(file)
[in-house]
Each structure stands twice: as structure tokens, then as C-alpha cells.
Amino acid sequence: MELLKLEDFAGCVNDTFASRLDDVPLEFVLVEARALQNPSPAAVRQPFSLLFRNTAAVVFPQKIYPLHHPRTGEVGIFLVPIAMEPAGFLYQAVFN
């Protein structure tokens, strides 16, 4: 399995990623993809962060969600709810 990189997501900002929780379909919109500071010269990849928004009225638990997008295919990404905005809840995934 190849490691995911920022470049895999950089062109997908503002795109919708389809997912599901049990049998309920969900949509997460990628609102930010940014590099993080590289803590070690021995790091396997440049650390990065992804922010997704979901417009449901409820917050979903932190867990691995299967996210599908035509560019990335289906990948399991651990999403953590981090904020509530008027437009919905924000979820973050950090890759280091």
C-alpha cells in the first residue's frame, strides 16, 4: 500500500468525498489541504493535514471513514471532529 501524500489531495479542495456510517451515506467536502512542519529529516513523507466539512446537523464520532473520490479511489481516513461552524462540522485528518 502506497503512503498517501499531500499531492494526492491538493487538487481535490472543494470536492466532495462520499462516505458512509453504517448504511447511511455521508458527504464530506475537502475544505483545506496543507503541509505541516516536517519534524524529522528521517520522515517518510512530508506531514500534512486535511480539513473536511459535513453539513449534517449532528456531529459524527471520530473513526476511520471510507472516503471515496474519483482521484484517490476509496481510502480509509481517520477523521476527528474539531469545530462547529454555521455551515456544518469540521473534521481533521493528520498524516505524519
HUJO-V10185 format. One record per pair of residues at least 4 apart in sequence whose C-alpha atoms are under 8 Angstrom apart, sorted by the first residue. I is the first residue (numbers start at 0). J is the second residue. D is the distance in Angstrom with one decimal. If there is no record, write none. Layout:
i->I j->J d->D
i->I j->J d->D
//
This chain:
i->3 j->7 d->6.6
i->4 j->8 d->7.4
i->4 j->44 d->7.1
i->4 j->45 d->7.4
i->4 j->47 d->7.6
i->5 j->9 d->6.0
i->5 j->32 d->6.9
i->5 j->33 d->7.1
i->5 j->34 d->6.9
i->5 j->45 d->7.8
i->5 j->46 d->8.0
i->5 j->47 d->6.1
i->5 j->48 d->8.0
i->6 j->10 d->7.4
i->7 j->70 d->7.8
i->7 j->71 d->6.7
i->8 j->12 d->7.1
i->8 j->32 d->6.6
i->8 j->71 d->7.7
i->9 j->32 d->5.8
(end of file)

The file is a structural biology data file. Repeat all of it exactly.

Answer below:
[in-house]
Each structure stands twice: as structure tokens, then as C-alpha cells.
Amino acid sequence: MELLKLEDFAGCVNDTFASRLDDVPLEFVLVEARALQNPSPAAVRQPFSLLFRNTAAVVFPQKIYPLHHPRTGEVGIFLVPIAMEPAGFLYQAVFN
């Protein structure tokens, strides 16, 4: 399995990623993809962060969600709810 990189997501900002929780379909919109500071010269990849928004009225638990997008295919990404905005809840995934 190849490691995911920022470049895999950089062109997908503002795109919708389809997912599901049990049998309920969900949509997460990628609102930010940014590099993080590289803590070690021995790091396997440049650390990065992804922010997704979901417009449901409820917050979903932190867990691995299967996210599908035509560019990335289906990948399991651990999403953590981090904020509530008027437009919905924000979820973050950090890759280091």
C-alpha cells in the first residue's frame, strides 16, 4: 500500500468525498489541504493535514471513514471532529 501524500489531495479542495456510517451515506467536502512542519529529516513523507466539512446537523464520532473520490479511489481516513461552524462540522485528518 502506497503512503498517501499531500499531492494526492491538493487538487481535490472543494470536492466532495462520499462516505458512509453504517448504511447511511455521508458527504464530506475537502475544505483545506496543507503541509505541516516536517519534524524529522528521517520522515517518510512530508506531514500534512486535511480539513473536511459535513453539513449534517449532528456531529459524527471520530473513526476511520471510507472516503471515496474519483482521484484517490476509496481510502480509509481517520477523521476527528474539531469545530462547529454555521455551515456544518469540521473534521481533521493528520498524516505524519
HUJO-V10185 format. One record per pair of residues at least 4 apart in sequence whose C-alpha atoms are under 8 Angstrom apart, sorted by the first residue. I is the first residue (numbers start at 0). J is the second residue. D is the distance in Angstrom with one decimal. If there is no record, write none. Layout:
i->I j->J d->D
i->I j->J d->D
//
This chain:
i->3 j->7 d->6.6
i->4 j->8 d->7.4
i->4 j->44 d->7.1
i->4 j->45 d->7.4
i->4 j->47 d->7.6
i->5 j->9 d->6.0
i->5 j->32 d->6.9
i->5 j->33 d->7.1
i->5 j->34 d->6.9
i->5 j->45 d->7.8
i->5 j->46 d->8.0
i->5 j->47 d->6.1
i->5 j->48 d->8.0
i->6 j->10 d->7.4
i->7 j->70 d->7.8
i->7 j->71 d->6.7
i->8 j->12 d->7.1
i->8 j->32 d->6.6
i->8 j->71 d->7.7
i->9 j->32 d->5.8